Chris Hansen, ACS CAN President

ACS CAN President Lisa Lacasse shares her views on the impact of advocacy on the cancer fight.


Hundreds of Cancer Advocates Make Their Voices Heard in DC

September 8, 2017

Throughout the year, ACS CAN and its volunteers work to impact the cancer burden by making sure lawmakers are aware of the issues that matter to them at all levels of government.

September marks one of the most powerful and exciting times of the year as we gather hundreds of our advocates in the nation’s capital as part of our annual Leadership Summit and Lobby Day. This year, nearly 700 cancer patients, survivors and their loved ones from all 50 states and nearly every congressional district will be on Capitol Hill next week to ask members of Congress to make the fight against cancer a national priority.

The event is almost three full days, starting on Monday, where advocates will hear from the directors of three leading cancer research centers - Laurie Glimcher, MD, from the Harvard University Dana-Farber Cancer Center, Kevin Cullen, MD, from the University of Maryland Marlene and Stewart Greenebaum Comprehensive Cancer Center and Ethan Dmitrovsky, MD, from the University of Texas M.D. Anderson Cancer Center - about the impact of inadequate federal funding on promising research projects.

Tuesday, ACS CAN advocates will start off the day with a rally led by NCAA Division I basketball coaches who are members of Coaches vs. Cancer, a nationwide collaboration between the American Cancer Society and the National Association of Basketball Coaches.

John Gallagher, from the University of Hartford, Jeff Jones of Old Dominion University, Jack Murphy of Northern Arizona University, and Josh Pastner of Georgia Tech will lead the crowd before they head to Capitol Hill for more than 350 meetings in the Senate and House offices.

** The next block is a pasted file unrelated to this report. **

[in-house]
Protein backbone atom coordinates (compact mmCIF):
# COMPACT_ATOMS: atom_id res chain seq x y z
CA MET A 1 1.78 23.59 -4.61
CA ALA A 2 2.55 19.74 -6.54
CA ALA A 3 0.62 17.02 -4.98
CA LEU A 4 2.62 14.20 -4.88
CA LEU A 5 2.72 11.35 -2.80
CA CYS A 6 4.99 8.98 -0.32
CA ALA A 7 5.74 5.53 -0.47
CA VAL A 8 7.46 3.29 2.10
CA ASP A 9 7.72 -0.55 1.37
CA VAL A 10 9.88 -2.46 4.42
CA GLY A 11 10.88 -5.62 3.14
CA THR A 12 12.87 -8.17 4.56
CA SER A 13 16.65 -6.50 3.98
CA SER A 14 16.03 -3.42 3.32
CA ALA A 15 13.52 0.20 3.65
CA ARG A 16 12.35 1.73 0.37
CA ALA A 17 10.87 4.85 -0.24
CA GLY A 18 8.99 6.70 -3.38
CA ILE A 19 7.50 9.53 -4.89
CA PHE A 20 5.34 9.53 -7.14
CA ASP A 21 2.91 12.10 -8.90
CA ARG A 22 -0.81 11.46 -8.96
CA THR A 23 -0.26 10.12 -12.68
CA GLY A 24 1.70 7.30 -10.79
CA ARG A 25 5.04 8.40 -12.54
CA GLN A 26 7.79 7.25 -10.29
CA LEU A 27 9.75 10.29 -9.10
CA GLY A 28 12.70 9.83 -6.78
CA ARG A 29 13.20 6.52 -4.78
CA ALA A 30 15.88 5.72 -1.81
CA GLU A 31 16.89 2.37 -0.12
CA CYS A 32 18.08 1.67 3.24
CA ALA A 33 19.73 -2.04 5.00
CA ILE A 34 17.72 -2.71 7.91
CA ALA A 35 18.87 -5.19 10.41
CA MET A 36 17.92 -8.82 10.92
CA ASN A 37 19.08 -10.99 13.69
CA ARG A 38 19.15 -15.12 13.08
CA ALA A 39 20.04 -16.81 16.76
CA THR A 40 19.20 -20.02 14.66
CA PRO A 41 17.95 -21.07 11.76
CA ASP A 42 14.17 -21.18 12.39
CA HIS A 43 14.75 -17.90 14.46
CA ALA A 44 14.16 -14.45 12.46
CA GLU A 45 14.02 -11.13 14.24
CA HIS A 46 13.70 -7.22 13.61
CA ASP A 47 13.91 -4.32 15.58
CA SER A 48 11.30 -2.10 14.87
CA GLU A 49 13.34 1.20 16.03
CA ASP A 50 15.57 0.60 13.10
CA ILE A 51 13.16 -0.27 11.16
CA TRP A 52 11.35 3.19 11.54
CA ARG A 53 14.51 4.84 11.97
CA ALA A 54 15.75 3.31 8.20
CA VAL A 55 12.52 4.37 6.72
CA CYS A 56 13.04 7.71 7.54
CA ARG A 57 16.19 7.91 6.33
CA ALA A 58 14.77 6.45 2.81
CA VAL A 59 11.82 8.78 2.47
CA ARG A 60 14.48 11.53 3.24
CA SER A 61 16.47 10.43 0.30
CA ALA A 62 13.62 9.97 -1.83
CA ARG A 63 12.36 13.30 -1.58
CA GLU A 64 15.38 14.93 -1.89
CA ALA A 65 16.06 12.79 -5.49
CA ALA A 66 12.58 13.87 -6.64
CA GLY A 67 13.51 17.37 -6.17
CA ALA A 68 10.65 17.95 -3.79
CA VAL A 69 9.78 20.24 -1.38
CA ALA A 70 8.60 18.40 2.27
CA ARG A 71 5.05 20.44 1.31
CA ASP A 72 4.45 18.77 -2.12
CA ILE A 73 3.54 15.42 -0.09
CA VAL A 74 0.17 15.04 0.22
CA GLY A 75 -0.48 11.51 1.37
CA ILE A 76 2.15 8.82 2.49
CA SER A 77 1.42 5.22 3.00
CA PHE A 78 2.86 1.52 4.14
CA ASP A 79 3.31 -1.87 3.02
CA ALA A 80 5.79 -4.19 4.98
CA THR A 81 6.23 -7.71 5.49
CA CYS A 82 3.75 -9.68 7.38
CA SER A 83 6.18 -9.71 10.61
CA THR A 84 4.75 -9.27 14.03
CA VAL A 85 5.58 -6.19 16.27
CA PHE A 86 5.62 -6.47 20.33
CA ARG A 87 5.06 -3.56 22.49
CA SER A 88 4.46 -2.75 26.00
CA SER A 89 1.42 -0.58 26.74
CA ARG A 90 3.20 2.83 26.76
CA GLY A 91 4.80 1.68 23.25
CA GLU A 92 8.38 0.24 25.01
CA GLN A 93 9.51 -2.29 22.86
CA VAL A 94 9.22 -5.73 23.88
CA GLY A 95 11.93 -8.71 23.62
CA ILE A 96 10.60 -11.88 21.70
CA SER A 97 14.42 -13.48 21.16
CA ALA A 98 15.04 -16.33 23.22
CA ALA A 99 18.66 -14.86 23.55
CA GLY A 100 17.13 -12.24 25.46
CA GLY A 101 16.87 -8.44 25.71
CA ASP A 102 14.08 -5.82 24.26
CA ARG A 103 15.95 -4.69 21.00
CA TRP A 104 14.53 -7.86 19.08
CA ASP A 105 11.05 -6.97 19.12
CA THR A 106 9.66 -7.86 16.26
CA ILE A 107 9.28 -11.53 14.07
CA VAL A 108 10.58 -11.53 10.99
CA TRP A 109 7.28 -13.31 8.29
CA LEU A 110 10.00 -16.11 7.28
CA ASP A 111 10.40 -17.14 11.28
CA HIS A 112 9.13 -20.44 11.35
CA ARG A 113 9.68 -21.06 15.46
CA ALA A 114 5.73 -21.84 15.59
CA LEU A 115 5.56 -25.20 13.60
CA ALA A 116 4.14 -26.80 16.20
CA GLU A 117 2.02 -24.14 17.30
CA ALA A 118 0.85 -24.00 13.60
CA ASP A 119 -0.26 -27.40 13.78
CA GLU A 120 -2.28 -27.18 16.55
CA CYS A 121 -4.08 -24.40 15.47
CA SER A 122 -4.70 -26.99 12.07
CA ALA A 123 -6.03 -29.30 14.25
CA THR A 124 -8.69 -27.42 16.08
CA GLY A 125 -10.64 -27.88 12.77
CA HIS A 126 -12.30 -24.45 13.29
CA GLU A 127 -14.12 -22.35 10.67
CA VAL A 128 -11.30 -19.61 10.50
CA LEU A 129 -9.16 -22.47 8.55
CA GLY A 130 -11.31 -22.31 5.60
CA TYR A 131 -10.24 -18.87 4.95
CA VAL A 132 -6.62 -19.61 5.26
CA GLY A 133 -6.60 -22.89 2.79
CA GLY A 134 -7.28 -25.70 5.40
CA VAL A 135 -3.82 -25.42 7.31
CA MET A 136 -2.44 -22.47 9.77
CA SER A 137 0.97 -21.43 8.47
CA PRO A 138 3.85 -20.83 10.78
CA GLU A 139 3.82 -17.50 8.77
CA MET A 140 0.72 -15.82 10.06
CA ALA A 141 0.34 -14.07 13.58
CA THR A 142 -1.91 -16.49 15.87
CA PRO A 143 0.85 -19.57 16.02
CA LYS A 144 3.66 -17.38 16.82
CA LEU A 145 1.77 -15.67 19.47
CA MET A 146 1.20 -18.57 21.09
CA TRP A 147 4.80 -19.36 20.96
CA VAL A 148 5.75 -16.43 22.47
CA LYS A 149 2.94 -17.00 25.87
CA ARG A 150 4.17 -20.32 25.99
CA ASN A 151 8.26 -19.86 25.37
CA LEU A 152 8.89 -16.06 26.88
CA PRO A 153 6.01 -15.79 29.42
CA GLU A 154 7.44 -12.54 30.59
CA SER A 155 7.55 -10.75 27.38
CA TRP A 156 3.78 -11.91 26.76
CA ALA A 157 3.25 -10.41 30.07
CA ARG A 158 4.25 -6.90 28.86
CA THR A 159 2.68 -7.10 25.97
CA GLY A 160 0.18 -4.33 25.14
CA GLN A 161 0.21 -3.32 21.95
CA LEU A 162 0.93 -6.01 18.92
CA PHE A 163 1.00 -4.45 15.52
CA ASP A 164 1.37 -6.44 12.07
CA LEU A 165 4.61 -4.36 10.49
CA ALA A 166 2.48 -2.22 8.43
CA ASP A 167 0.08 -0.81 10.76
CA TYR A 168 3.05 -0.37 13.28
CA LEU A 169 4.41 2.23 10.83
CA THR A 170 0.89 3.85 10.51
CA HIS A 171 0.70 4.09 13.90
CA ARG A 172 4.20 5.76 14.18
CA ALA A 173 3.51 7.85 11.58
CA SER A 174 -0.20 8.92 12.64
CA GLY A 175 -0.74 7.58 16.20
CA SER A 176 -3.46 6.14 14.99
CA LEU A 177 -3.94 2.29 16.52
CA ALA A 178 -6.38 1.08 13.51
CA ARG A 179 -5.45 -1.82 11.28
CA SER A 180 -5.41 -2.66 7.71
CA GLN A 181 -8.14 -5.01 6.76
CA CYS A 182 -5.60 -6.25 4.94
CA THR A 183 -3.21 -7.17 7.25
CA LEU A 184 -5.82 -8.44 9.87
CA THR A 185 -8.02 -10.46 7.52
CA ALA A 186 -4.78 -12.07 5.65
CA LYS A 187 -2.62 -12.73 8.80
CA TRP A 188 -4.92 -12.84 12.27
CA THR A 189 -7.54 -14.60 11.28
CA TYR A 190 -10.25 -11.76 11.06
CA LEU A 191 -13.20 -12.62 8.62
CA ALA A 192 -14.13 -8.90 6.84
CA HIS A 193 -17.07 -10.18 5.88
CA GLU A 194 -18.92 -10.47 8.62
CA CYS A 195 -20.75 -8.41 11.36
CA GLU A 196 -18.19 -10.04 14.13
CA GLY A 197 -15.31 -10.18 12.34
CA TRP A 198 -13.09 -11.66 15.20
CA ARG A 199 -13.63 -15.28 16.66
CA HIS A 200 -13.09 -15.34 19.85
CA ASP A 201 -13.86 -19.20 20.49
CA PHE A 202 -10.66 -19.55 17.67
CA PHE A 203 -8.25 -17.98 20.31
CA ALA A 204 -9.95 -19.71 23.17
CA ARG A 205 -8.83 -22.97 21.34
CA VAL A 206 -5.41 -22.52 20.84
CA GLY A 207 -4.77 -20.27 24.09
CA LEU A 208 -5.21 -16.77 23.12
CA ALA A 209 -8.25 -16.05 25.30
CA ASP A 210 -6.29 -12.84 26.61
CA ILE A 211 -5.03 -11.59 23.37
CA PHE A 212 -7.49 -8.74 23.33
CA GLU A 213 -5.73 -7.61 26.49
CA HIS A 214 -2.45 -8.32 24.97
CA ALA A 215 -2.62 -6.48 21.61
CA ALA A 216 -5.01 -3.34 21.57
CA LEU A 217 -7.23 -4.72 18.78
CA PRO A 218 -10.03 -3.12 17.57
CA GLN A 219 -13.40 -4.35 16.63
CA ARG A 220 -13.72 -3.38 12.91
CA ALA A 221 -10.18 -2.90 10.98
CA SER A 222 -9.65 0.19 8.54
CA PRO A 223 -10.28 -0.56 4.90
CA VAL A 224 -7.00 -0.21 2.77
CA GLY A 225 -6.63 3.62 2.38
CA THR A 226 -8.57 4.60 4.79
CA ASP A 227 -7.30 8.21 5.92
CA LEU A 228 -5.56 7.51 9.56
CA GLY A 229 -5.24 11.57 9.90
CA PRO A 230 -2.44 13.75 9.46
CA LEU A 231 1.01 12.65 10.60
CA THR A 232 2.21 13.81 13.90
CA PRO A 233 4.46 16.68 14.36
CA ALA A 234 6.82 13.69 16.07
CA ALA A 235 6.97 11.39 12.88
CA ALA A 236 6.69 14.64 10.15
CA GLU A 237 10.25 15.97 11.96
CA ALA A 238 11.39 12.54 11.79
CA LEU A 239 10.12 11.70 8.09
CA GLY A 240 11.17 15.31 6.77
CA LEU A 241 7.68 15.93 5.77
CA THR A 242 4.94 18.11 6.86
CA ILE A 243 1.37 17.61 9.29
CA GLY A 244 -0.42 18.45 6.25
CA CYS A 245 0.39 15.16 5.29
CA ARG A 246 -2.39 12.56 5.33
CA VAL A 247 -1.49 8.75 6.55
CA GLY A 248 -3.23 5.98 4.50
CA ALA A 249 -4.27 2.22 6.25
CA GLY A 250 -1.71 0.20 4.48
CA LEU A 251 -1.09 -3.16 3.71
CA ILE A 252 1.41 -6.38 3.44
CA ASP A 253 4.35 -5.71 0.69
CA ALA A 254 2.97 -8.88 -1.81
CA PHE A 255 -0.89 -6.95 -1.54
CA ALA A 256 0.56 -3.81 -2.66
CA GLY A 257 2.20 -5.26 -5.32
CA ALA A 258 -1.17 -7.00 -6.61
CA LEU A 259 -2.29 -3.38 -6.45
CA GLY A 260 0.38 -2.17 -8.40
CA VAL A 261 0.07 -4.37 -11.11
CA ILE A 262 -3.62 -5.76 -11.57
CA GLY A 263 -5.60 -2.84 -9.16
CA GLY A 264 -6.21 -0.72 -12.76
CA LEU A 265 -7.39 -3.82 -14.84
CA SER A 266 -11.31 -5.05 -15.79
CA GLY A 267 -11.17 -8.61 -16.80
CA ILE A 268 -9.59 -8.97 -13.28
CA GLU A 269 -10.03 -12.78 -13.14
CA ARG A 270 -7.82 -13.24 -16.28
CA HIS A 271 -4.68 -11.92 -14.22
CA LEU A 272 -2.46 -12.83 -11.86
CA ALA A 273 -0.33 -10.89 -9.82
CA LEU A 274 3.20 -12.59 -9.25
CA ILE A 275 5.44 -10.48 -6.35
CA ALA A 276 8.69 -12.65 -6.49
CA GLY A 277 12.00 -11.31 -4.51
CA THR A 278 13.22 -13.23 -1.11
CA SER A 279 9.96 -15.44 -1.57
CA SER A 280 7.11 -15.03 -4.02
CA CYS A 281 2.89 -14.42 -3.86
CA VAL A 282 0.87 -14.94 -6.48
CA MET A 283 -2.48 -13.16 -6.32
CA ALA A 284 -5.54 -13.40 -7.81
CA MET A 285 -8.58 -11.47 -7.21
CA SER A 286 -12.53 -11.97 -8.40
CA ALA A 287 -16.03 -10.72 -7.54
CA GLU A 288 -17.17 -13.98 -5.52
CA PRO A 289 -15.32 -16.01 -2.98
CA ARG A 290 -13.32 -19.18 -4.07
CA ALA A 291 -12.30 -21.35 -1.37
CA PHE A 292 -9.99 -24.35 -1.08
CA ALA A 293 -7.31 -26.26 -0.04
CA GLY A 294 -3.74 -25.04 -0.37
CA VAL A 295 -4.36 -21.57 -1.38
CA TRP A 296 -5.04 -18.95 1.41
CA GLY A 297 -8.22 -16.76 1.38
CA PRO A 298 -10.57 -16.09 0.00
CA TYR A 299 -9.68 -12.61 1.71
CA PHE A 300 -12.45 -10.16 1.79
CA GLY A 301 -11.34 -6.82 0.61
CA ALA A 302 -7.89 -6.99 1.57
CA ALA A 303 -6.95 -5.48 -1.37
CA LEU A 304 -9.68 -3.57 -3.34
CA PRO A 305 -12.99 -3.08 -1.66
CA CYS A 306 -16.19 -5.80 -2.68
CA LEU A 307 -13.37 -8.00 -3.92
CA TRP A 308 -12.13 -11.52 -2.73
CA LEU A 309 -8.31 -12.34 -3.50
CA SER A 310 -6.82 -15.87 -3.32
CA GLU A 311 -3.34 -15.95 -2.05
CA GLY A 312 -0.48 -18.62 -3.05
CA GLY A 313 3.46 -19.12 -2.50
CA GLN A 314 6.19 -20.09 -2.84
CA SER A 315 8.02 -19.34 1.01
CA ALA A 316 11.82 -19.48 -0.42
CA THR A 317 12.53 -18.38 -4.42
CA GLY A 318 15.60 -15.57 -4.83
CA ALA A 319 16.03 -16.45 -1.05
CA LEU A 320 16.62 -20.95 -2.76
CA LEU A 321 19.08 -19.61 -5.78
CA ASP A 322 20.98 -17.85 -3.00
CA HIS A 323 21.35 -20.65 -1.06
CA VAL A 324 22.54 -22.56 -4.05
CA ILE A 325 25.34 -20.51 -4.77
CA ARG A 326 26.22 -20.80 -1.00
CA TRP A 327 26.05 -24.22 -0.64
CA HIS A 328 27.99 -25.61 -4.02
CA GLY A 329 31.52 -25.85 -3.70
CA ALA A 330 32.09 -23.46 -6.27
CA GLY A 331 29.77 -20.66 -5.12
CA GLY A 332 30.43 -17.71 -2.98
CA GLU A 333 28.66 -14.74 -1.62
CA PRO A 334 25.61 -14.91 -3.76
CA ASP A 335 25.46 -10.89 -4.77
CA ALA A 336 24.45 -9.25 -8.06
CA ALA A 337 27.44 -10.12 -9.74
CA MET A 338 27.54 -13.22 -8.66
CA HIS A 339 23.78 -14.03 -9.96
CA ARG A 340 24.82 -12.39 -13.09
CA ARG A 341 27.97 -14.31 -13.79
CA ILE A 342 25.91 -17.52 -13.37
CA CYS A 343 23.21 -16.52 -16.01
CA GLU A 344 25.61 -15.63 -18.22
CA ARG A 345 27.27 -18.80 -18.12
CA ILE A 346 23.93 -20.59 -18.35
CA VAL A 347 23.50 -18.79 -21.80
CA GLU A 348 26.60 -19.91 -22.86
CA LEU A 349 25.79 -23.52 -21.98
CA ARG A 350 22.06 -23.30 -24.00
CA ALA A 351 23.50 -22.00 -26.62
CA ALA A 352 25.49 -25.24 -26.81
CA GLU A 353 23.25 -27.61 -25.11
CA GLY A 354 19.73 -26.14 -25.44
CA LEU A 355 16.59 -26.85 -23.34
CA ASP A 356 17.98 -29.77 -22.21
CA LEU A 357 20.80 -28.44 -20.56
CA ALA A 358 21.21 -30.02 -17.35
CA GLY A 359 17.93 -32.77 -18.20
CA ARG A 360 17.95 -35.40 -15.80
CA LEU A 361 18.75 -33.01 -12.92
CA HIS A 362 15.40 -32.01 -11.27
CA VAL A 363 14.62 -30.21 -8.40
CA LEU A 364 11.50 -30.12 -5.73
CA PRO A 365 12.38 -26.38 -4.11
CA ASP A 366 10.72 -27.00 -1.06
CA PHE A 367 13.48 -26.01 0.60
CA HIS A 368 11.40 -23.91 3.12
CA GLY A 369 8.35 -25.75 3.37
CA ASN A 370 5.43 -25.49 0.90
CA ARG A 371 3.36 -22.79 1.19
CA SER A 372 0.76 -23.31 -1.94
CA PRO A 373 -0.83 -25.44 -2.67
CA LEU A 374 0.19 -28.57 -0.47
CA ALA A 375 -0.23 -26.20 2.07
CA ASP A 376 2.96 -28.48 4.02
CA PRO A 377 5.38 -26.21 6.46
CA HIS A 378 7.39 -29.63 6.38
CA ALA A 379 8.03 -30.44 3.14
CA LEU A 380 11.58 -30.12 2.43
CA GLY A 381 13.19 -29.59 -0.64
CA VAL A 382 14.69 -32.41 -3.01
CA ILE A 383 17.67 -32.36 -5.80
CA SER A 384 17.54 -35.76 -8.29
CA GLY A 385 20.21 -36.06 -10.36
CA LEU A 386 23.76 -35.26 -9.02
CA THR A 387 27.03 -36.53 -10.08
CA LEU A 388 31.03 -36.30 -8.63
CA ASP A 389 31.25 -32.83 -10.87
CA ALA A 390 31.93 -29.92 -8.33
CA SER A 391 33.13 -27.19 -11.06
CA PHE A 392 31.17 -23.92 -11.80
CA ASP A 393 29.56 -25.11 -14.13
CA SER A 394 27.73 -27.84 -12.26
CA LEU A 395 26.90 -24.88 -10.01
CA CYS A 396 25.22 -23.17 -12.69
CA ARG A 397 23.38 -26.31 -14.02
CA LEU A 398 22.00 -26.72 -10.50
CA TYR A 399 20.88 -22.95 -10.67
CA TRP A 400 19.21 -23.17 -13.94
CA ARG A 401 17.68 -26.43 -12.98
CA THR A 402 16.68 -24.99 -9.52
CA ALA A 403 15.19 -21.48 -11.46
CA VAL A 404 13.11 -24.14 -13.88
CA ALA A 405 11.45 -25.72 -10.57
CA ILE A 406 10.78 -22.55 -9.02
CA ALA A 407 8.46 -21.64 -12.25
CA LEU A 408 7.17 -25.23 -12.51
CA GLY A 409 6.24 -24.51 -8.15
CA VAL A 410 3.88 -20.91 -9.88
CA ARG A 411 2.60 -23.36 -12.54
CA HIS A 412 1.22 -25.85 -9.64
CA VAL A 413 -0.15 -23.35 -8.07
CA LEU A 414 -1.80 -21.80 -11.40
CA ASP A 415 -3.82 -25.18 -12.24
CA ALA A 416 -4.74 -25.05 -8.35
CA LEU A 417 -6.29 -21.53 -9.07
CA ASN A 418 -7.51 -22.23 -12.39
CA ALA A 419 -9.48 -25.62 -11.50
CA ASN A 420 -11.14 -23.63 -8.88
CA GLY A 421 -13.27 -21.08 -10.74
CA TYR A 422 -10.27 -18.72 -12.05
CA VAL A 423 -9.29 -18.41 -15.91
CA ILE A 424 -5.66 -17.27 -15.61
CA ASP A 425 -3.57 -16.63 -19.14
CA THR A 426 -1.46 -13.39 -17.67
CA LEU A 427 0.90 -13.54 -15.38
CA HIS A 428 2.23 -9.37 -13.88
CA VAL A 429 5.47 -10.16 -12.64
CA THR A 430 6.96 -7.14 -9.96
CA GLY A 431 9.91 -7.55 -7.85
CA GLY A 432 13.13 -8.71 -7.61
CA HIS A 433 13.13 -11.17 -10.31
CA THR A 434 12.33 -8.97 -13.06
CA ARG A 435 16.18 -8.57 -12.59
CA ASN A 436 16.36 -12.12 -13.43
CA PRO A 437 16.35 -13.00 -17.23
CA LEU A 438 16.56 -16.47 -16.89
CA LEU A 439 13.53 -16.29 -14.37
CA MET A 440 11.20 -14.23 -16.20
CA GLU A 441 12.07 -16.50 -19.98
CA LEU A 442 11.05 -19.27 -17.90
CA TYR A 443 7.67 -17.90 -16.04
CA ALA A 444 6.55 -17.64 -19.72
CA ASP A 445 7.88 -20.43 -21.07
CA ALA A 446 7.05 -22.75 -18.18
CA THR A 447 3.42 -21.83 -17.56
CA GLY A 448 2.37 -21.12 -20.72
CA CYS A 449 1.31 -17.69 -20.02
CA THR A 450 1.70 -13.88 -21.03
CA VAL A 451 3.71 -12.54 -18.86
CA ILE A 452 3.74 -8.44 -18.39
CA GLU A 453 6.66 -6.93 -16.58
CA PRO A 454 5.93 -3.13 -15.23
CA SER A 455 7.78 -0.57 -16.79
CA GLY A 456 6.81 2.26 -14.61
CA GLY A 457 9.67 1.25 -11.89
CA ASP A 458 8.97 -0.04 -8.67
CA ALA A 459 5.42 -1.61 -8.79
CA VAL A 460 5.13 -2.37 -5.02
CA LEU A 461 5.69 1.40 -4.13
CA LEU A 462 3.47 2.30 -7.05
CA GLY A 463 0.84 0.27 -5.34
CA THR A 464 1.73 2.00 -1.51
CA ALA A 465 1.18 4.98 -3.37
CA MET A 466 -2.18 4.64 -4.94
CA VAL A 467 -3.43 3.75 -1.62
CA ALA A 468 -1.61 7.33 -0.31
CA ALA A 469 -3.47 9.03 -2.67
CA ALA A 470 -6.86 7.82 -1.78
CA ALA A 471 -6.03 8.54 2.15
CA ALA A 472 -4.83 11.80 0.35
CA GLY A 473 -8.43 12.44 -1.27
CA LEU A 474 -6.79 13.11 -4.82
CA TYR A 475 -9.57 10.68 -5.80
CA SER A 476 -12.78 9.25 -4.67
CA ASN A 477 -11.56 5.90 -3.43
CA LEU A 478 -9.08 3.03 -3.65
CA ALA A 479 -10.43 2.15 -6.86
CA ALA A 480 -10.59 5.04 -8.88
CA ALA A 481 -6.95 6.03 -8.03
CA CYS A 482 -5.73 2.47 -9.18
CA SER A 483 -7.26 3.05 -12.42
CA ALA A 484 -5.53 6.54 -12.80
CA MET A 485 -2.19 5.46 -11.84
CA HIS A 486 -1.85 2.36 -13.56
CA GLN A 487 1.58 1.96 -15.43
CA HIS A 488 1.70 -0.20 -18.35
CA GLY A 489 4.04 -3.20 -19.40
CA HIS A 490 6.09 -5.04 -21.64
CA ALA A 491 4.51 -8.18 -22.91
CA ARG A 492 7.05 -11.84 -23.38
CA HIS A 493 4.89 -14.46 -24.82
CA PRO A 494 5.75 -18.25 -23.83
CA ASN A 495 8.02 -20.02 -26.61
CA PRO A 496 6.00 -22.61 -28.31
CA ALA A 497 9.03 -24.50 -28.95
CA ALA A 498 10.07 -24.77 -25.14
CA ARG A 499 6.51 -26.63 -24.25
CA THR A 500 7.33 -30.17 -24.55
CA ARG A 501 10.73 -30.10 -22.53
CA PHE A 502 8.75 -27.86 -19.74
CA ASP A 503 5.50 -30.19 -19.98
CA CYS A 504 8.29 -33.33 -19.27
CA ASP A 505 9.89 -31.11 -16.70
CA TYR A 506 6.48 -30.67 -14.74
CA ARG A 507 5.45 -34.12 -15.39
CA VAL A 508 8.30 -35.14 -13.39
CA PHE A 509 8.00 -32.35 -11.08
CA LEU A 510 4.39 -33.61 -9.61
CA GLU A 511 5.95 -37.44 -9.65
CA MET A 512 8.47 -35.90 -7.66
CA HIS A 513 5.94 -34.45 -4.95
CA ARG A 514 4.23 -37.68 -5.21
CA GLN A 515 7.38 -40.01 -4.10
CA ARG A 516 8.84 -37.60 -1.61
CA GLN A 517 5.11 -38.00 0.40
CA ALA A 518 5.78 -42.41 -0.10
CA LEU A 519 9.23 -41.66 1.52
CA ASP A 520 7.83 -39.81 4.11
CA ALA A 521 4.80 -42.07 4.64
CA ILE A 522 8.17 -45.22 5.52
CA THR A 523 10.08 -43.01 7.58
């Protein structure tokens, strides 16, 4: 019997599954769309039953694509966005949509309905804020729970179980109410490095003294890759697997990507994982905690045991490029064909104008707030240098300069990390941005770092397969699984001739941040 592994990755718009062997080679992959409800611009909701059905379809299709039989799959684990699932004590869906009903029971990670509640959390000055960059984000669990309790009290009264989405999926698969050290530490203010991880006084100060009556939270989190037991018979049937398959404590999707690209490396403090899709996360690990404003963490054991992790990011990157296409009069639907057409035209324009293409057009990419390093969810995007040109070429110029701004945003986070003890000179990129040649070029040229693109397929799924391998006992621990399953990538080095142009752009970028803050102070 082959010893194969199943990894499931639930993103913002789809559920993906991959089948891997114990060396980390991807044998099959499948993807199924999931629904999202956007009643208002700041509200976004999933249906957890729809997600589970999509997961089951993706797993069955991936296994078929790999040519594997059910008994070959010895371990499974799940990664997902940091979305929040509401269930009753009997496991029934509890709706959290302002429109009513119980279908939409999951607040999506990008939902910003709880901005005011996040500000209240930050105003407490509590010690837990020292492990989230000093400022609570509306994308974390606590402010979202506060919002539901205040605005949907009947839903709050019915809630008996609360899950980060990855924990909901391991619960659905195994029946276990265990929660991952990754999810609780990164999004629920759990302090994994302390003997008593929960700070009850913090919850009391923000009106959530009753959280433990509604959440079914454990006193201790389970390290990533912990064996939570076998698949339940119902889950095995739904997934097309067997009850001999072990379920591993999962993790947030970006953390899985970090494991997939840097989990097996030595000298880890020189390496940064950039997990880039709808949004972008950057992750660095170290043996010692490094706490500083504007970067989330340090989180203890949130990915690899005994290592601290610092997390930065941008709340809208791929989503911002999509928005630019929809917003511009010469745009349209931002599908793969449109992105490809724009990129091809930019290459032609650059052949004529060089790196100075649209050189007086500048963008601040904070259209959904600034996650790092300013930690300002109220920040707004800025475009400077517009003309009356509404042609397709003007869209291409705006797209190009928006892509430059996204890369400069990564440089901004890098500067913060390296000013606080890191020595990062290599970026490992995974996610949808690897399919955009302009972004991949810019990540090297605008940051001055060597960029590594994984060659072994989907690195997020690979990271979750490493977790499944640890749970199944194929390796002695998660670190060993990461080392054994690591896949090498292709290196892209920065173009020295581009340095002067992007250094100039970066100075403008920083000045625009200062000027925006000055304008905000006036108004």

As our advocates head to their legislative meetings wearing their signature blue ACS CAN shirts, they’ll be armed with three specific asks:

  • Increase funding for cancer research at the National Institutes of Health to $36 billion through the appropriations process
  • Advance legislation to improve the quality of life for cancer patients and survivors by expanding access to palliative care services and coordinated care
  • Support legislation that will close a loophole in Medicare that often results in surprise costs for seniors when a polyp is found during a routine colonoscopy

The day will culminate with our “Lights of HOPE” ceremony, where nearly 25,000 lights will circle the reflecting pool in front of the Lincoln Memorial to represent a loved one impacted by cancer.

Our summit will conclude with a keynote speaker by cancer survivor and Rock & Roll Hall of Fame Drummer Max Weinberg, who will share his personal cancer story and why advocacy is important to him.

Spending time with those at the heart of our organization is something I look forward to ever year.  It’s one of our busiest times of the year, but it’s rewarding to see all of our advocates mobilizing at the same time to make their voices heard.